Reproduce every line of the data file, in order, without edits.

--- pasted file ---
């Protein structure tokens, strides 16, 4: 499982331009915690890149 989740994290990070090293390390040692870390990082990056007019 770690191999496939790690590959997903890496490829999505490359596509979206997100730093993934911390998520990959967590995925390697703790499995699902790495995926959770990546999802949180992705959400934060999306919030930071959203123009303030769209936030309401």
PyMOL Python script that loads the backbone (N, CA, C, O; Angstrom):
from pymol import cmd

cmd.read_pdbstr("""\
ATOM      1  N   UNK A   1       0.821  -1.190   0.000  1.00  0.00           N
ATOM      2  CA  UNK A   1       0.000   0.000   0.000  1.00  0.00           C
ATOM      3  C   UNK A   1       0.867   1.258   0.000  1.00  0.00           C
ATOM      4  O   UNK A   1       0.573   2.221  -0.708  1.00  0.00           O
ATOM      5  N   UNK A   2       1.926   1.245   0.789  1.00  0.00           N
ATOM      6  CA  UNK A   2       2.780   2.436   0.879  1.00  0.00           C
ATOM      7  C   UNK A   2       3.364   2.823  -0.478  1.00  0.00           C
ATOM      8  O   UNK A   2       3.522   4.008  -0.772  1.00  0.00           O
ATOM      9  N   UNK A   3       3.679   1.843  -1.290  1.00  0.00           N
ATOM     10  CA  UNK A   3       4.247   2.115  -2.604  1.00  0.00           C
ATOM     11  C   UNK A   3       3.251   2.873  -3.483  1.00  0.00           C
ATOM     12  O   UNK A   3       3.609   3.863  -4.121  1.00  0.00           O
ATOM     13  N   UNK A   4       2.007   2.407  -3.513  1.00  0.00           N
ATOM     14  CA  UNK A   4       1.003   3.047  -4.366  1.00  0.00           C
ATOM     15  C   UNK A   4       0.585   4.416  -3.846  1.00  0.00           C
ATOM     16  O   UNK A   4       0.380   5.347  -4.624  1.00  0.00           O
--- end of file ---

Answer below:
């Protein structure tokens, strides 16, 4: 499982331009915690890149 989740994290990070090293390390040692870390990082990056007019 770690191999496939790690590959997903890496490829999505490359596509979206997100730093993934911390998520990959967590995925390697703790499995699902790495995926959770990546999802949180992705959400934060999306919030930071959203123009303030769209936030309401």
PyMOL Python script that loads the backbone (N, CA, C, O; Angstrom):
from pymol import cmd

cmd.read_pdbstr("""\
ATOM      1  N   UNK A   1       0.821  -1.190   0.000  1.00  0.00           N
ATOM      2  CA  UNK A   1       0.000   0.000   0.000  1.00  0.00           C
ATOM      3  C   UNK A   1       0.867   1.258   0.000  1.00  0.00           C
ATOM      4  O   UNK A   1       0.573   2.221  -0.708  1.00  0.00           O
ATOM      5  N   UNK A   2       1.926   1.245   0.789  1.00  0.00           N
ATOM      6  CA  UNK A   2       2.780   2.436   0.879  1.00  0.00           C
ATOM      7  C   UNK A   2       3.364   2.823  -0.478  1.00  0.00           C
ATOM      8  O   UNK A   2       3.522   4.008  -0.772  1.00  0.00           O
ATOM      9  N   UNK A   3       3.679   1.843  -1.290  1.00  0.00           N
ATOM     10  CA  UNK A   3       4.247   2.115  -2.604  1.00  0.00           C
ATOM     11  C   UNK A   3       3.251   2.873  -3.483  1.00  0.00           C
ATOM     12  O   UNK A   3       3.609   3.863  -4.121  1.00  0.00           O
ATOM     13  N   UNK A   4       2.007   2.407  -3.513  1.00  0.00           N
ATOM     14  CA  UNK A   4       1.003   3.047  -4.366  1.00  0.00           C
ATOM     15  C   UNK A   4       0.585   4.416  -3.846  1.00  0.00           C
ATOM     16  O   UNK A   4       0.380   5.347  -4.624  1.00  0.00           O